The sun seems to be setting already a bit after noon. At least that is how it feels. For the first time after the summer temperatures are predicted below zero in the night time. It isn't the watercold with drizzle which has started, it is the genuine cold. And I like it.
I went for a walk with a friend the other day with our dogs. The dog has never walked this much in his life before as in the last couple of weeks I suppose. He doesn't mind, although he is starting to turn into a mothers child it seems. He is clinging on to me.
After the walk we reached my friends home and her hubby made some hot coco with some home made whipped cream. It fitted the situation perfectly after a walk of 11000 steps, returning back into the house into the heat.
Yesterday I wore my gloves and a snowcap on my bike for the first time. It was good that I did, because it was seriously cold with hardly any wind, and I felt the wind of the speed of the biking going through my pants.
After reaching home then all of a sudden there was fire. Heat, the color of the flames and the feeling of returning home. What was missing was the smell of a christmas tree. On the to do list. I sat down and looked at the fire.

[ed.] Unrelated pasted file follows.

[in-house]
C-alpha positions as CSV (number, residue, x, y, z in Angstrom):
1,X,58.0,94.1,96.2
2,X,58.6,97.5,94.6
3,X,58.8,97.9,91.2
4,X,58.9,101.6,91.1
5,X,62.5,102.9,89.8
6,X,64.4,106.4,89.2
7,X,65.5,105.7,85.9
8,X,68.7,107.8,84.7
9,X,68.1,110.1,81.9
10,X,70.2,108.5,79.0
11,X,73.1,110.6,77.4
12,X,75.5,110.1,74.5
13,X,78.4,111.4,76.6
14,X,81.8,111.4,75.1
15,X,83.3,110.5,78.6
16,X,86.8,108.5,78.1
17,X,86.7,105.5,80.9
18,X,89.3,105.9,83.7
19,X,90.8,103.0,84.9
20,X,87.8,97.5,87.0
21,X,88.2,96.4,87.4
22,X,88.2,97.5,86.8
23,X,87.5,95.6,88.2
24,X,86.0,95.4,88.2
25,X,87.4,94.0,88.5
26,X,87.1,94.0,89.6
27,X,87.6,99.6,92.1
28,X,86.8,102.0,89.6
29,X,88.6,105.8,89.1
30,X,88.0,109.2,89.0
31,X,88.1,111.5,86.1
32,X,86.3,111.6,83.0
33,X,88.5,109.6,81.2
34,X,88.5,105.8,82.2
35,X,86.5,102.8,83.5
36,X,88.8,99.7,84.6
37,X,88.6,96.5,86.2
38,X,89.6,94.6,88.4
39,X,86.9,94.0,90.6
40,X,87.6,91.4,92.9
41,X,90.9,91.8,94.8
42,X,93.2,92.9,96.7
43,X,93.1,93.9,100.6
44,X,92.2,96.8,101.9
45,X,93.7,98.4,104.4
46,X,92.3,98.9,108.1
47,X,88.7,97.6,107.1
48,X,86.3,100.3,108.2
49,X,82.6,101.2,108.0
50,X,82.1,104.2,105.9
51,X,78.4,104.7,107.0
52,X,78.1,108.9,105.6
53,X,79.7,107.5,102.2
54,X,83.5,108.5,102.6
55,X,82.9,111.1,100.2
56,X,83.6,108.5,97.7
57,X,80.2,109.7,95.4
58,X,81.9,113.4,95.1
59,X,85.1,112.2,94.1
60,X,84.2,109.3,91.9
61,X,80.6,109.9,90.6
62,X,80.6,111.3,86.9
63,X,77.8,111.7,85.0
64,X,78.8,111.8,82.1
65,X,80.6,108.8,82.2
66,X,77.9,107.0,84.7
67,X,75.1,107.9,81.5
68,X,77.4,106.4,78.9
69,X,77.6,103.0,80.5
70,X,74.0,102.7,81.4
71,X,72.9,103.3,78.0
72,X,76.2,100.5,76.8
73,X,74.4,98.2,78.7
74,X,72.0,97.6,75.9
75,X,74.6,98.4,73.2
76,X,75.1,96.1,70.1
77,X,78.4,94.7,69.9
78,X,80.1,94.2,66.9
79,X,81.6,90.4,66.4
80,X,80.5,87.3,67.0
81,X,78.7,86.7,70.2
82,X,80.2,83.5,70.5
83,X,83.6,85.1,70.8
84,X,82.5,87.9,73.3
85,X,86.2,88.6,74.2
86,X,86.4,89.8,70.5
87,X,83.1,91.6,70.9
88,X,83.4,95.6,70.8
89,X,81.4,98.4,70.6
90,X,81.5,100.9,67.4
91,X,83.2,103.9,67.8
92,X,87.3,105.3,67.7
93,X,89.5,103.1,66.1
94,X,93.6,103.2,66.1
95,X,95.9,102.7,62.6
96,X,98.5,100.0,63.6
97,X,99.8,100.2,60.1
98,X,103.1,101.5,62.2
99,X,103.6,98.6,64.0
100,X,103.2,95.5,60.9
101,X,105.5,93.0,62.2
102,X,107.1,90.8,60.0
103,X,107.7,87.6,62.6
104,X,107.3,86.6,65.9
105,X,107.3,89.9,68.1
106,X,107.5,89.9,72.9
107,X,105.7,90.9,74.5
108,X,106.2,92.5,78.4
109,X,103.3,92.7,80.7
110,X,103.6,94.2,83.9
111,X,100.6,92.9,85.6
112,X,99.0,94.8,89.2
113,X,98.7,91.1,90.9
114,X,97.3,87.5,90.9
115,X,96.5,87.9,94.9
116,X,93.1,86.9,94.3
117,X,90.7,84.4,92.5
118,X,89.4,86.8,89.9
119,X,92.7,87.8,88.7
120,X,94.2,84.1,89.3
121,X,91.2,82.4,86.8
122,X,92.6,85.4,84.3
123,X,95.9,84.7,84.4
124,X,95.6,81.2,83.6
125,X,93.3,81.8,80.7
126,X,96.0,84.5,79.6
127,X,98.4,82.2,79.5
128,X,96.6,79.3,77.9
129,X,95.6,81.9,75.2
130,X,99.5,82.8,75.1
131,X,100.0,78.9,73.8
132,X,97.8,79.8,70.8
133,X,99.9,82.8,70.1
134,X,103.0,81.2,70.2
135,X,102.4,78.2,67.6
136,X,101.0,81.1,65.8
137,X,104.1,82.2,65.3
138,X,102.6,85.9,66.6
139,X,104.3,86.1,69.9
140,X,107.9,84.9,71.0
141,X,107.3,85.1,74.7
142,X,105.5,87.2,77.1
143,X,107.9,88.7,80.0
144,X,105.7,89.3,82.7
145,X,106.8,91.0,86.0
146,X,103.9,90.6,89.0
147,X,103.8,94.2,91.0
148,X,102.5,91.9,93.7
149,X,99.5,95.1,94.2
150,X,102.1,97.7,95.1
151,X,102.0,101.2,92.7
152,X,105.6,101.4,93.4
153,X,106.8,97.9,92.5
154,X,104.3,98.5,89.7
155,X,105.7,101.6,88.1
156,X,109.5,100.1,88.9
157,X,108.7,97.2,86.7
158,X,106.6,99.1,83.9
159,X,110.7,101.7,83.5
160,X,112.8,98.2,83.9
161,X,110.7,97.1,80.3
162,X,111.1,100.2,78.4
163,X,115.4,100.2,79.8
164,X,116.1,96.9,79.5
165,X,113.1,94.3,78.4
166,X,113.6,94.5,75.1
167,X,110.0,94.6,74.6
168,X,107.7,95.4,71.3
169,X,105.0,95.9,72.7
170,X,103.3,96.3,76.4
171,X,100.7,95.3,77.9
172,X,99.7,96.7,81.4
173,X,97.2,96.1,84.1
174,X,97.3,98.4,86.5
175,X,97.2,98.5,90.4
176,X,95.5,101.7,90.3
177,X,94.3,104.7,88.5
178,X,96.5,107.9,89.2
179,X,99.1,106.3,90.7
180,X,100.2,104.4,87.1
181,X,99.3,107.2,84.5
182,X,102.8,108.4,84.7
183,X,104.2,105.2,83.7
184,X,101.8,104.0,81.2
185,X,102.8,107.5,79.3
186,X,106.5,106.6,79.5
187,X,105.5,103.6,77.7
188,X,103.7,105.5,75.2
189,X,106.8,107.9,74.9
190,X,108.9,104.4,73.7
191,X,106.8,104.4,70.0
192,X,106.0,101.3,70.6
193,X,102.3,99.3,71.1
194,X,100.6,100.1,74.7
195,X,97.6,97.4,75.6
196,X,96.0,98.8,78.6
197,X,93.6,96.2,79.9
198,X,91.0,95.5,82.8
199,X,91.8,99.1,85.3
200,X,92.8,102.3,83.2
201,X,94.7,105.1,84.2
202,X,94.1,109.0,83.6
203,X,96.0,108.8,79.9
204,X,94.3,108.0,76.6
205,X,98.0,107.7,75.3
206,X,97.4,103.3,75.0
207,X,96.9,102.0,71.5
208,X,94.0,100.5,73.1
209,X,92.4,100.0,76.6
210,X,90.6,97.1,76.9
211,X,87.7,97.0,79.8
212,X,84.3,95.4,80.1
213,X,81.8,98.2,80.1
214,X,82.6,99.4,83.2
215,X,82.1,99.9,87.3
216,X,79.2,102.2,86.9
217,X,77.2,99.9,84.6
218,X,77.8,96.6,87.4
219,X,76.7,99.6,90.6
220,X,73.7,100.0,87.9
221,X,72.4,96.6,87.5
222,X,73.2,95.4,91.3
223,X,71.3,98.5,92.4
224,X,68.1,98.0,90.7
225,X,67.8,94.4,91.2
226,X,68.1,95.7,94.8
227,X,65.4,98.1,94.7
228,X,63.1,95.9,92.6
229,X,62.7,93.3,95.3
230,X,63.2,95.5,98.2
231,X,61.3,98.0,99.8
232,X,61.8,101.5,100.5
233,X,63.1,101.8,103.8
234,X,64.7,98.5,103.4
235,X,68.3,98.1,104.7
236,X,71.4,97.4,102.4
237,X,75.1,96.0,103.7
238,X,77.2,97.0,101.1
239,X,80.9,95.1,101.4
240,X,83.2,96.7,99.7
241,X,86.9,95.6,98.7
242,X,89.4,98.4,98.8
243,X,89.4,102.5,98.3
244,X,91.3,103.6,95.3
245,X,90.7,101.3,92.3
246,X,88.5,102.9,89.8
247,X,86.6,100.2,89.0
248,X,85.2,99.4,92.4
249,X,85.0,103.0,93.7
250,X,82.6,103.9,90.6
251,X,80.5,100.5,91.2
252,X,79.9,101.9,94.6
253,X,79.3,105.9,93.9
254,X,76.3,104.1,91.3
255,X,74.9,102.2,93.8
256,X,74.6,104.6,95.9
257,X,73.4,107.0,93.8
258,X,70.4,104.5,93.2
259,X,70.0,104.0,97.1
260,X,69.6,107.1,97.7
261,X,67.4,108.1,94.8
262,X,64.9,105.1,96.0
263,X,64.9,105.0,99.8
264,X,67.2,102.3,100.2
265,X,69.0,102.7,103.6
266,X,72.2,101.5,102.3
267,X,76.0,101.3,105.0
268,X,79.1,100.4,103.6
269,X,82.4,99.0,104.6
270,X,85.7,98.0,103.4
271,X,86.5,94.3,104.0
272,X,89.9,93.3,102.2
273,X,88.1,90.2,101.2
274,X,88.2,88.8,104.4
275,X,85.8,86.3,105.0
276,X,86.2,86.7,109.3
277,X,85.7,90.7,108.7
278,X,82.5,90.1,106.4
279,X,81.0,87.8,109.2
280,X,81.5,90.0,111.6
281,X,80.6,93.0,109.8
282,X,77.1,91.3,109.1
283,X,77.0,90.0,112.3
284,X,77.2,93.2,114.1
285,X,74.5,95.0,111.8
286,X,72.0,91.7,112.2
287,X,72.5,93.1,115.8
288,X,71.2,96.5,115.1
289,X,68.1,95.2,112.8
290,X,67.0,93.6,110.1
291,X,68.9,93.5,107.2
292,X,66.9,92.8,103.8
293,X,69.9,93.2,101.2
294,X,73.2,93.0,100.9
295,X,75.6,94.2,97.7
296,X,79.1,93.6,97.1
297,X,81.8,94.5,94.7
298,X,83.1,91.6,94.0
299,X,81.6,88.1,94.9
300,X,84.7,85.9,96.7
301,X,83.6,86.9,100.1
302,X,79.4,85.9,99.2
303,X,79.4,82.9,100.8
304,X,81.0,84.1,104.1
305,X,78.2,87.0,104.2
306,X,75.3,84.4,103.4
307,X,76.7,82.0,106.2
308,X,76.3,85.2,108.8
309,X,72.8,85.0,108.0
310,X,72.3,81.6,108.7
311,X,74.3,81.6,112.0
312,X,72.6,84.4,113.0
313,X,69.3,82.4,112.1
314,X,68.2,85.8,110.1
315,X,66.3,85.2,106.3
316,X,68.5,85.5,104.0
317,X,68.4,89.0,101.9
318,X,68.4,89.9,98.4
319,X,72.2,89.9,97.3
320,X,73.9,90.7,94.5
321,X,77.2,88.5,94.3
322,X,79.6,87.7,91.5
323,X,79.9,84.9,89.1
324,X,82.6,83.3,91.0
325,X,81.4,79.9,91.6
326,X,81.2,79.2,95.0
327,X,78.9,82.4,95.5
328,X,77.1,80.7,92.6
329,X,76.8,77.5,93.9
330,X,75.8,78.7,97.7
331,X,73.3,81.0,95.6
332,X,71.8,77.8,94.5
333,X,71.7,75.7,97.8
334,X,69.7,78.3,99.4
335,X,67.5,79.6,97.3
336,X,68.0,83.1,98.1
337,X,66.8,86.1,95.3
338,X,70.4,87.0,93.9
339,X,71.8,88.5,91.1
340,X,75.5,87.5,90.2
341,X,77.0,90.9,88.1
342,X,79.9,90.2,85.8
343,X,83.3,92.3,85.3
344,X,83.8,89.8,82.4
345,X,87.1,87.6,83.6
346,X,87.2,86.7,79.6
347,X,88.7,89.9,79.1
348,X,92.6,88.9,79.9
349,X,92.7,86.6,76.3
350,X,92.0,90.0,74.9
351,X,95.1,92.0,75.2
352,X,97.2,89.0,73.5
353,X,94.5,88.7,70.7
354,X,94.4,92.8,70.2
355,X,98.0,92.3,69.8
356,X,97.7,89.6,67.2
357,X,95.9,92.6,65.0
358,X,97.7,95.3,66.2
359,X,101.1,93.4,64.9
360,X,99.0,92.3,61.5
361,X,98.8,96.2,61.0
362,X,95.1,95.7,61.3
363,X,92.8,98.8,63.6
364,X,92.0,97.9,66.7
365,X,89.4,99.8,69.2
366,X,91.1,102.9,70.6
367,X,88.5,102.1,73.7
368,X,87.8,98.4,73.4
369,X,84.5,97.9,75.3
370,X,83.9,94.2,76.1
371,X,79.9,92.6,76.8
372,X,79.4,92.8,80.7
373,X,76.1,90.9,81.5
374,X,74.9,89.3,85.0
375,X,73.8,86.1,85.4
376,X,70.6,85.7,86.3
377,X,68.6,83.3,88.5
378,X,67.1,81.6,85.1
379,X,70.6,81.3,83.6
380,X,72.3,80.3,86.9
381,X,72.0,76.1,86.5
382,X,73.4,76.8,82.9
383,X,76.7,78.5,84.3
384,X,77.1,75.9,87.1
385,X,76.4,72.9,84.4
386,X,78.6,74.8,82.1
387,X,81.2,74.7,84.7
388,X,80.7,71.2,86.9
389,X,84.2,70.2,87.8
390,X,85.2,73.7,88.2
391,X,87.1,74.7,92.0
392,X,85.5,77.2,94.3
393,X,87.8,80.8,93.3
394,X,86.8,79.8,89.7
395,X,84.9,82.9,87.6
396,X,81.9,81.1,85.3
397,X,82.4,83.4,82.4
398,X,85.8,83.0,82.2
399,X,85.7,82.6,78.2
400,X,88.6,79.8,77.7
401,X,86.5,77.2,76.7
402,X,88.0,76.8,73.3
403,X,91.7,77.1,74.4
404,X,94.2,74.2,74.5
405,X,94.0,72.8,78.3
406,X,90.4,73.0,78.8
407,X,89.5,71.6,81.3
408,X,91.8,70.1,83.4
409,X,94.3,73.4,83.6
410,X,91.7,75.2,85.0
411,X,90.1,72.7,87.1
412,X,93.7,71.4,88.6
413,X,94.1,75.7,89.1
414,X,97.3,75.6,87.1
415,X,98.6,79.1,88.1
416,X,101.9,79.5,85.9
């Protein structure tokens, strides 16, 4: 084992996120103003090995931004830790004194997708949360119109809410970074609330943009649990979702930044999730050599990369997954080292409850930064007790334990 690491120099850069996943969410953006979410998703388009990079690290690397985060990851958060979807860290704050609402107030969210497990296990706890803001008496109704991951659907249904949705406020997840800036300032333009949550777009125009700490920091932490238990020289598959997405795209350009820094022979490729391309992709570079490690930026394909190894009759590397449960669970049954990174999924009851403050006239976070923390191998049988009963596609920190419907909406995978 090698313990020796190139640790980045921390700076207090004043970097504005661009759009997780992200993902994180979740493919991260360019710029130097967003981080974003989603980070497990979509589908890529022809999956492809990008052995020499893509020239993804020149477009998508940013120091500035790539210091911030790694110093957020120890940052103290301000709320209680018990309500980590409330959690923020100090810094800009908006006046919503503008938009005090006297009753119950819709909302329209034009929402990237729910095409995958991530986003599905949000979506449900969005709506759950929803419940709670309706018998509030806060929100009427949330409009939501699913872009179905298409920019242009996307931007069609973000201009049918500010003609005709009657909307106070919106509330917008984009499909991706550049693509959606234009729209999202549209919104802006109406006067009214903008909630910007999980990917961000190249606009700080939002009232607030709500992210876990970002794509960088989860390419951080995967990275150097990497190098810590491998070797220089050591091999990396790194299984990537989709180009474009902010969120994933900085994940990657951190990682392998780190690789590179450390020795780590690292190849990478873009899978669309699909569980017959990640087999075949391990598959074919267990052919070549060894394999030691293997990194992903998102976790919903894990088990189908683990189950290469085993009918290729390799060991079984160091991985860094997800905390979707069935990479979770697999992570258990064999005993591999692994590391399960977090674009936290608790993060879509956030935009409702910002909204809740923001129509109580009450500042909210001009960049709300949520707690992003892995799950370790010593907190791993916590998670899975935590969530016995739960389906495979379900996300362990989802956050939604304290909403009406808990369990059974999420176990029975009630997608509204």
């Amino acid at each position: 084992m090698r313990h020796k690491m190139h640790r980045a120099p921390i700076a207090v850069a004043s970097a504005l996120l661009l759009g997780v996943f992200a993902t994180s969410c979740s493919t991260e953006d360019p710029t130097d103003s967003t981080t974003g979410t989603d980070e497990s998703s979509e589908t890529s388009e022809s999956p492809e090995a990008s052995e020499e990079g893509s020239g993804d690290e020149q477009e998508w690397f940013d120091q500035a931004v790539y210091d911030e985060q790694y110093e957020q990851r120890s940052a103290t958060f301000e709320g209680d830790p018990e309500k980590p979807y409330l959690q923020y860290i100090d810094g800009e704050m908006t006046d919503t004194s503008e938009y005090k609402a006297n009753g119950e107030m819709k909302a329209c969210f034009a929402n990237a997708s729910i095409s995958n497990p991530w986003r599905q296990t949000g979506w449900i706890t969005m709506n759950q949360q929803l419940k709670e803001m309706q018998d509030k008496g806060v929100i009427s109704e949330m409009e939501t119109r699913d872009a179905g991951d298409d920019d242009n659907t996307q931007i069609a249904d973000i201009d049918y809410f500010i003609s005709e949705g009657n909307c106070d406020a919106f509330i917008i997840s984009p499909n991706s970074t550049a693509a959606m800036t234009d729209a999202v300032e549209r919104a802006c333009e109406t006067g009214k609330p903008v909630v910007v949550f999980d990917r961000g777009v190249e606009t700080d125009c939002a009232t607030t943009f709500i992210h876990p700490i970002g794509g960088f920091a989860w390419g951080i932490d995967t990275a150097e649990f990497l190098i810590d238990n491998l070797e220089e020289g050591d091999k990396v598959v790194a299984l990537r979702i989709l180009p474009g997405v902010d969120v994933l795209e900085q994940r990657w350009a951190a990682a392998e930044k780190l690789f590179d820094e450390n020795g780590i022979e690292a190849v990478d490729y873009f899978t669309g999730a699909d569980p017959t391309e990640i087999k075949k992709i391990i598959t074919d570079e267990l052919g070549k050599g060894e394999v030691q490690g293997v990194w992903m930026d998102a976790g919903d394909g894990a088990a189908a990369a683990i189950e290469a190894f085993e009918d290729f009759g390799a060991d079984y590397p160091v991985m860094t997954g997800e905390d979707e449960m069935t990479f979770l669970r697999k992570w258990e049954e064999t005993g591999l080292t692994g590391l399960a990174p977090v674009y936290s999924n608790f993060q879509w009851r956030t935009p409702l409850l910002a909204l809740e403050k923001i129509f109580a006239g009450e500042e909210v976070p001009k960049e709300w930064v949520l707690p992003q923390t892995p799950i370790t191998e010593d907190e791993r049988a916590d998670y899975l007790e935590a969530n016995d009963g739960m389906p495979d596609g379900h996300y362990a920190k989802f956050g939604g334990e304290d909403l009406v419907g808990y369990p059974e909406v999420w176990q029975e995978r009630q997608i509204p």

My hands started to tingle from getting back on the normal temperature. I noticed I was still staring into the flames and I was wondering how long I had been doing this already. Time was passing by and I wasn't seeing this as an issue.
I was thinking about the times when I always thought about having some fireplace around me. In the caribbean I was missing the fire and we used to make campfires on the beach on Sundays when the sun was setting until it was too dangerous on staying on the beach. There was a lot of activty involved always on having a beach fire.
A pit needed to be dug, and deep enough that the fire wouldn't go over the edge. Caribbean beaches are always windy, and with the temperatures everything was always crack dry. You wouldn't want a spark to fly away and ignite a hotelbuilding or something.
So digging. After that we would always look for old palmleaves to get the fire going. Usually the fire would hold its strength because of old driftwood that we always found. That would be put in last then.
After the fire was out we always needed to bury the pit with sand for the warm charcoal, to make sure it was out and to prevent animals from walking in. Beach campfires was a different story always.
My mind returned back to the fire here in cold Holland and how my hands were defrosting again. An hour had passed and I had just sat and stared in the flames. We all need some fire to chill the mind on.